Still happy to see that reaper for linux is performing on par to the windows version for you. That is encouraging to see.

mmm... Yes, but only with the RT Liquorix kernel, in my case.
Tweaking Win10 for audio takes about 30 minutes.
Tweaking Linux for audio takes... errr... and unknown amount of time. It never ends up :? . It's good if you know what you're doing but it's really difficult if you're a nood or semi-noob like me :wink: .

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Re: Live mixing with Linux - State of the art 2018

Postby Jack Winter » Thu Jan 03, 2019 8:09 am

Nuri wrote:I've already minimized the amount of effects!
For sure I need some EQ, comp and reverb on a snare track. If not, I can make a better mix with our Soundcraft Ui24R.
There is no effect on the master track.

Tweaking Linux for audio takes... errr... and unknown amount of time. It never ends up :? . It's good if you know what you're doing but it's really difficult if you're a nood or semi-noob like me :wink: .


Sounds like you minimized as far as possible, still getting rid of the busses and making the reverb a send instead of an insert might be worth trying.

Yes installing and tweaking Linux for the best low latency performance is somewhat confusing. A lot of conflicting or old advice out there. I think it's something we could probably improve on as a community. Still there are quite a few users having somewhat of a nightmare with this on Windows too :)

Well best of luck and hope to see you back in a few years :)

Edit: Ah forget about eliminating the busses... You'll need those for the in ear monitoring... Didn't think that far. :oops:
Reaper/KDE/Archlinux. i7-2600k/16GB + i7-4700HQ/16GB, RME Multiface/Babyface, Behringer X32, WA273-EQ, 2 x WA-412, ADL-600, Tegeler TRC, etc 8) For REAPER on Linux information: https://wiki.cockos.com/wiki/index.php/REAPER_for_Linux

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Re: Live mixing with Linux - State of the art 2018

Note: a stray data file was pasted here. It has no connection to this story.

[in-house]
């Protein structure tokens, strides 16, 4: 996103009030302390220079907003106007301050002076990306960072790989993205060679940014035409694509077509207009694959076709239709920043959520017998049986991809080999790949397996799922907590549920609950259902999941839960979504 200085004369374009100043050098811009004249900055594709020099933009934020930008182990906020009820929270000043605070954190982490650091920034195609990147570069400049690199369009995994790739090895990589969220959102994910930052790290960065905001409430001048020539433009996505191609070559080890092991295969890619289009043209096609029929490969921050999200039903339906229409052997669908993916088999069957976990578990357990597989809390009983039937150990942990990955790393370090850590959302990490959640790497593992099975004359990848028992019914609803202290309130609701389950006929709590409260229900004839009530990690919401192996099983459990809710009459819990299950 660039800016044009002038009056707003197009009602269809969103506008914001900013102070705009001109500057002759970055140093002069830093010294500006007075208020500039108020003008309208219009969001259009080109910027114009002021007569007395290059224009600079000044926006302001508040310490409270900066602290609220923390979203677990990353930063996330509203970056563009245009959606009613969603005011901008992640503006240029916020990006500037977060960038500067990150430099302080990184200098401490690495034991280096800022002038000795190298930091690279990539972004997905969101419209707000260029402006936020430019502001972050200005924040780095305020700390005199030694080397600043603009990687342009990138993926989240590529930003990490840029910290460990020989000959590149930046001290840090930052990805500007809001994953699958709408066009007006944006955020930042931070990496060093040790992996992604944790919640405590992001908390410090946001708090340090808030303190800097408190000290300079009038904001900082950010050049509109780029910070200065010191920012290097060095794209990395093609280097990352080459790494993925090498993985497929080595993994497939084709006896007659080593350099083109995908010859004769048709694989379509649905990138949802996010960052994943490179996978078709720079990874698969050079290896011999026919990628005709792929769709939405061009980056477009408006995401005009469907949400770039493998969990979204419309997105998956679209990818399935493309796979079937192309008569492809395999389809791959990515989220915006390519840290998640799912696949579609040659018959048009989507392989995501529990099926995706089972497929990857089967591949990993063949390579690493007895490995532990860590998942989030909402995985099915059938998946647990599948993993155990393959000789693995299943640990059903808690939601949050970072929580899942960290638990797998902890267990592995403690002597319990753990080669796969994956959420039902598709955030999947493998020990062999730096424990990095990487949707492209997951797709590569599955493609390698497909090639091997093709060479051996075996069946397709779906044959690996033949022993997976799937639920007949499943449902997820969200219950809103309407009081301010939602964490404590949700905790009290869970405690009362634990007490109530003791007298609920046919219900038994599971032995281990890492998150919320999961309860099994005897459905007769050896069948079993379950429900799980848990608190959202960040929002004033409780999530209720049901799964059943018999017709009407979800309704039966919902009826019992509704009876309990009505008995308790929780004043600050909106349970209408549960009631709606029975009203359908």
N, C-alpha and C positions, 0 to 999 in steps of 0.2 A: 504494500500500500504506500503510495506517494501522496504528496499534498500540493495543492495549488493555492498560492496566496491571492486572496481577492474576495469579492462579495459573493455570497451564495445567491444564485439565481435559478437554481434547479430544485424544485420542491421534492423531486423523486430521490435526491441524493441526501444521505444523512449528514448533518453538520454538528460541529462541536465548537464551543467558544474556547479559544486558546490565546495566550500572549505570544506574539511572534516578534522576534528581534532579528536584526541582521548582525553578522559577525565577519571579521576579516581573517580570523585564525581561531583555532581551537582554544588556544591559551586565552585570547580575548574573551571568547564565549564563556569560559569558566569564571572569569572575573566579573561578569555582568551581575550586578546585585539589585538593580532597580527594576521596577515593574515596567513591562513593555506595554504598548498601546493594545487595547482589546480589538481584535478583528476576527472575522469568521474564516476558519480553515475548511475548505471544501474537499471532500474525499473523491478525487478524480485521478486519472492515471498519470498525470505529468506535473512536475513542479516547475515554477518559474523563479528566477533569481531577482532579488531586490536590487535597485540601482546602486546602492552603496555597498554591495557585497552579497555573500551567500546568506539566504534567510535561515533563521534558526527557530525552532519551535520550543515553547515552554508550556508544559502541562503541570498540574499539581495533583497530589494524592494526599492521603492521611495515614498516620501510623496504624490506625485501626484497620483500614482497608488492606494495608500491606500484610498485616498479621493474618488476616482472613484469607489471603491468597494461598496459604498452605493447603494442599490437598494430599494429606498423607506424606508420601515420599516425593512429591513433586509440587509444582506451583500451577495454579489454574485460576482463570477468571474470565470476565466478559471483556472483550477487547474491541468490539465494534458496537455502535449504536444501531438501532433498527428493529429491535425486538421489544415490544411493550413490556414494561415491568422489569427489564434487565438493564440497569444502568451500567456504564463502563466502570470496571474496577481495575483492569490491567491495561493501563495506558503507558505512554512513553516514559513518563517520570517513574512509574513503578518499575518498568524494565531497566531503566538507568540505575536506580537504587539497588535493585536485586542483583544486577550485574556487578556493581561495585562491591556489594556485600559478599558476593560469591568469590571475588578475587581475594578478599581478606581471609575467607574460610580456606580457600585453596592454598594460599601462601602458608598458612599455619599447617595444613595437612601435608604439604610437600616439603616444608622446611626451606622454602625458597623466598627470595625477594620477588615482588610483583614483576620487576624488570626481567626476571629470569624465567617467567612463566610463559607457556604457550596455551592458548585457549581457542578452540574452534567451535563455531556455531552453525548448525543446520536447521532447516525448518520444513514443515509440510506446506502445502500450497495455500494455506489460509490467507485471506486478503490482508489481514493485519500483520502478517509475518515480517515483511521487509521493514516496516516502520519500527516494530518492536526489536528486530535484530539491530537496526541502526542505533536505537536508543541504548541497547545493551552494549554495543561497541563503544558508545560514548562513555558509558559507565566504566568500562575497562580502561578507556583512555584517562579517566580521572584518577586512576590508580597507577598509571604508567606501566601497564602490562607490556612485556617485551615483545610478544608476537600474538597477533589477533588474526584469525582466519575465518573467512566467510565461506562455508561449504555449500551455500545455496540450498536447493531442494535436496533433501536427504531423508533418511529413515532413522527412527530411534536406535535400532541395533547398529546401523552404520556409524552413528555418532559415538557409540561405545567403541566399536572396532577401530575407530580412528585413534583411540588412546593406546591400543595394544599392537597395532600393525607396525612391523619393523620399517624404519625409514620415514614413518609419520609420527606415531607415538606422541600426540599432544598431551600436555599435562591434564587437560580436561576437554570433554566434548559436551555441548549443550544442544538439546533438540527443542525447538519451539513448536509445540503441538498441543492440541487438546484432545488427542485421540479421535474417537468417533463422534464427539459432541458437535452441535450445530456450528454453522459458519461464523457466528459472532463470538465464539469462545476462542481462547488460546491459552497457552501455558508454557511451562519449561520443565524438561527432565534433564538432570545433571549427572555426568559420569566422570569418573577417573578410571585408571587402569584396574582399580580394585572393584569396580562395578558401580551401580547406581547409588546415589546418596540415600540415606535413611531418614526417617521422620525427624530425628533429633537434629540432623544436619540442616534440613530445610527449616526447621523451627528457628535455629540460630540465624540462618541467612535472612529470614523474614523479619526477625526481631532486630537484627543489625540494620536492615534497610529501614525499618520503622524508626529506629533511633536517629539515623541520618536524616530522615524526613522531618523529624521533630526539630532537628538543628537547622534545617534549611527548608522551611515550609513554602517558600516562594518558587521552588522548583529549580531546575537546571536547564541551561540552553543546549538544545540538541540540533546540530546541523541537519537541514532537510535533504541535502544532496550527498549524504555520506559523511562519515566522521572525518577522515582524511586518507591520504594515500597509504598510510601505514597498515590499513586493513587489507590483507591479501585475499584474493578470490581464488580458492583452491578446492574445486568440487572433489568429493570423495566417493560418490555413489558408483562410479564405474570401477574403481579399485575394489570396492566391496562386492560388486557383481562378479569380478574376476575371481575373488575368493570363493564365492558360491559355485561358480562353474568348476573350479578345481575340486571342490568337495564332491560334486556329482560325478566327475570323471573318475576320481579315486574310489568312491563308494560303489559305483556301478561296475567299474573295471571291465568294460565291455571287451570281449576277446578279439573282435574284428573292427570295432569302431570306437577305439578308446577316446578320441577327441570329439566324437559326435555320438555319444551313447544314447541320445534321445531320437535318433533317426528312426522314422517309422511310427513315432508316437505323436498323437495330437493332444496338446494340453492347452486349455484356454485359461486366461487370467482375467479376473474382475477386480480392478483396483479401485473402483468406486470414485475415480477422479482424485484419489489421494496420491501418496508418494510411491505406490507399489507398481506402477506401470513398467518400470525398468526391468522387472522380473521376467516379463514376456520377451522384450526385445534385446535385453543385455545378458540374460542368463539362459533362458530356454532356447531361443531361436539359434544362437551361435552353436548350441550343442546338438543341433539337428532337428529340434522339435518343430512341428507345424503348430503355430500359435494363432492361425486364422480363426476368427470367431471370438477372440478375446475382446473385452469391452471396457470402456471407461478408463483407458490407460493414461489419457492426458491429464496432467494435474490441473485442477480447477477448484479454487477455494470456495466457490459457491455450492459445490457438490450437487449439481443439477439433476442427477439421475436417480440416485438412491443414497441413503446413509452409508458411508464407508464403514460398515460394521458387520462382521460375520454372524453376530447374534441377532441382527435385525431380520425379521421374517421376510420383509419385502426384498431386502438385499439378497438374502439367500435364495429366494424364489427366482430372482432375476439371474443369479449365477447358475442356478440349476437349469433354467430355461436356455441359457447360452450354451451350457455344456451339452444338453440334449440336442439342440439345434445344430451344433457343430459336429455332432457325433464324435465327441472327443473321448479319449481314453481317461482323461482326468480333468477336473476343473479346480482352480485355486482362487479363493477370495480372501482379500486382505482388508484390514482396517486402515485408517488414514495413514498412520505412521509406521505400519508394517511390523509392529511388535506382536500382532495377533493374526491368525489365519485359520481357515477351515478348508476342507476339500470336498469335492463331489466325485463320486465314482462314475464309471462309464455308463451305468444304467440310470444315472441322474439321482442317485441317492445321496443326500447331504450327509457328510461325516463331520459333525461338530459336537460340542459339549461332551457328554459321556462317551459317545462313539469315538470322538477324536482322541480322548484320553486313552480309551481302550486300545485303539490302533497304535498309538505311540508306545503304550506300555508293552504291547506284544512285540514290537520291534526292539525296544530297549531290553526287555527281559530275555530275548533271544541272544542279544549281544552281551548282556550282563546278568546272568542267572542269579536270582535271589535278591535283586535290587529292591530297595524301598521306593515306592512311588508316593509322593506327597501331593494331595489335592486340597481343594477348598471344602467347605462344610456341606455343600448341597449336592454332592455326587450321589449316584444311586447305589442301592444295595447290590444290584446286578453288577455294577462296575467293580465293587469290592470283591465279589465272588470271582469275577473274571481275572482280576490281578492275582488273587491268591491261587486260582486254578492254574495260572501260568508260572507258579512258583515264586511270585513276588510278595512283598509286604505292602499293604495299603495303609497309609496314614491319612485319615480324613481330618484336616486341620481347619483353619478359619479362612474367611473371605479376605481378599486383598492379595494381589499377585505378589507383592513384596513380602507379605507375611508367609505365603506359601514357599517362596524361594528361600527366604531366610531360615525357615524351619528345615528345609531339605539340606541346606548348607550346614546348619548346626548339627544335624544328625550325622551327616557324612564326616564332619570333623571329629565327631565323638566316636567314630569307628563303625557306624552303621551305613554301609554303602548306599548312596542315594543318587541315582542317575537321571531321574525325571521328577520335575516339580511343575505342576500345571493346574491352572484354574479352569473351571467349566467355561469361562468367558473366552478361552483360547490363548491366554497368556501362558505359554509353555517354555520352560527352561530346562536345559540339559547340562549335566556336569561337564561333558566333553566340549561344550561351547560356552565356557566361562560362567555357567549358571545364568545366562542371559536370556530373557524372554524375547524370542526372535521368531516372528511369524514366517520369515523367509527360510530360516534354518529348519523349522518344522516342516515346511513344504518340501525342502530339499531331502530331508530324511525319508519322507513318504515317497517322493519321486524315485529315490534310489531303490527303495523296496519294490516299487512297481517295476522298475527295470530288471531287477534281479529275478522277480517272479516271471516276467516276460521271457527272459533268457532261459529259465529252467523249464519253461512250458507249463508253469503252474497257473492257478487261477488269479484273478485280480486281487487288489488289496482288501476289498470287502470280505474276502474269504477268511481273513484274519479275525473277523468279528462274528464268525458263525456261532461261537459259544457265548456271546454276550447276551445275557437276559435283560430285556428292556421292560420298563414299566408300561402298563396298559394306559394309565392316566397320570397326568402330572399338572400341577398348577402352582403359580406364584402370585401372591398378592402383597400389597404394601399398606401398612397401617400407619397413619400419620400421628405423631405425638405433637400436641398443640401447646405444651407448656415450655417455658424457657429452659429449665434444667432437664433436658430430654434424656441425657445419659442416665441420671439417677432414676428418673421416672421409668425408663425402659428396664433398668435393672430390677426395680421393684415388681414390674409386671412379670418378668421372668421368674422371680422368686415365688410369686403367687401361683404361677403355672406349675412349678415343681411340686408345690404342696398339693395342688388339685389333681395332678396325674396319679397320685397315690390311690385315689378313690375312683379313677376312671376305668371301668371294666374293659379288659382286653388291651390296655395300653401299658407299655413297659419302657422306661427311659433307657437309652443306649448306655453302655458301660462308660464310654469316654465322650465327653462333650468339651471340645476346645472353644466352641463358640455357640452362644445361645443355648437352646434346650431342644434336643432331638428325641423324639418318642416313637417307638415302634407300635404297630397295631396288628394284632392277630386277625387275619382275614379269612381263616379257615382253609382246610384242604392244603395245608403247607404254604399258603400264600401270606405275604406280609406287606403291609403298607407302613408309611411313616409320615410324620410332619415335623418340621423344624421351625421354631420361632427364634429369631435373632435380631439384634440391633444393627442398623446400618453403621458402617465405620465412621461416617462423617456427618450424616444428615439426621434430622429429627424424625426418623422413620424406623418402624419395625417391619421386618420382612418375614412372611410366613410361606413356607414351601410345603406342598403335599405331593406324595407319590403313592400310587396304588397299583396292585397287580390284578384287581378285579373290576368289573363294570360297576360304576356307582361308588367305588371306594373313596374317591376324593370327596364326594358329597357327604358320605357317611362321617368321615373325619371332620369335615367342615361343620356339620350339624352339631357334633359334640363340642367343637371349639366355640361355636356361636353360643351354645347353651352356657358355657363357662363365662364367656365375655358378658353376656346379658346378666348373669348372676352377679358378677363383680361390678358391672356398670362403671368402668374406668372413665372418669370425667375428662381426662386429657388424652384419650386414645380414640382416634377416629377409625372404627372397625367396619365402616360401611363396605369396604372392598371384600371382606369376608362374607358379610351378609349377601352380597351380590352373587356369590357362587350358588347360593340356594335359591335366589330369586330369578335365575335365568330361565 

Postby Drumfix » Thu Jan 03, 2019 9:04 am

Nuri wrote:Tweaking Win10 for audio takes about 30 minutes.
Tweaking Linux for audio takes.


No, tweaking Linux for audio takes about 5 minutes, provided you know what to do and have an RT kernel installed.
And, after the tweaks have been done, you still have xruns, there is either a kernel bug, cpu overload or the audio application not programmed realtime safe.

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Re: Live mixing with Linux - State of the art 2018

Postby khz » Thu Jan 03, 2019 10:29 am

Jack Winter wrote:A lot of conflicting or old advice out there. I think it's something we could probably improve on as a community.

Full approval!
That's what the thread "Wiki update" is for. Keeping our knowledge - as a community - up-to-date, correct and complete is important and useful for everyone.
Welcome! If you inform yourself about GNU/Linux, e.g. in the wiki, and find outdated, further, new entries you can report it immediately, you are invited to contribute.

Since it is sometimes hard for me as a non computer technical specialist to keep track of things, I have written these ~confusing "GNU/LINUX@AUDIO ~ /Wiki $ Howto.Info" && "GNU/Linux Debian installing >> Linux Audio Workstation LAW" articles, as a personal meta reminder. ;-)
FZ - Does humor belongs in Music?
GNU/LINUX@AUDIO ~ /Wiki $ Howto.Info && GNU/Linux Debian installing >> Linux Audio Workstation LAW
    I don't care about the freedom of speech because I have nothing to say.

Musicteacher
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Re: Live mixing with Linux - State of the art 2018

Postby Musicteacher » Fri Jan 04, 2019 4:30 pm

Interesting thread.

I also want to transfer my live-mixing to be completely digital, but on a much smaller stage.

The reason is that we use our rehearsal room together with others and thus start from scratch every time we plug in our microphones and instruments.

I will approach things completely differently.

Hardware:
- Behringer UMC1820 (has 8 xlr / instrument combo in's, extensible by another 8 via adat)
- notebook with Core™ i5-8250U (4 CPUs, 8 Threads)
Software:
Jack + non session manager + non session mixer + some effects (calf), linuxsampler for piano sounds, maybe guitarix

4 Singers
3 Guitars
1 Bass Guitar
1 Keyboard

This makes 9 in total, so with 8 inputs the keyboard will have to come in by Midi-In and use a virtual instrument.

The guitars will come processed from their amp-simulators. Bass and singers will need compressors (one for each). I will use a reverb for the complete mixdown. The keyboard will probably use linuxsampler with salamander piano.

I have never really measured round-trip-latency with my setup at home, but with period buffer 128 byte, 2 periods in Jack i percieve no latency (jack shows 5,xx ms, but the roundtrip latency will surely be a bit more) when playing virtual instruments (piano, guitar).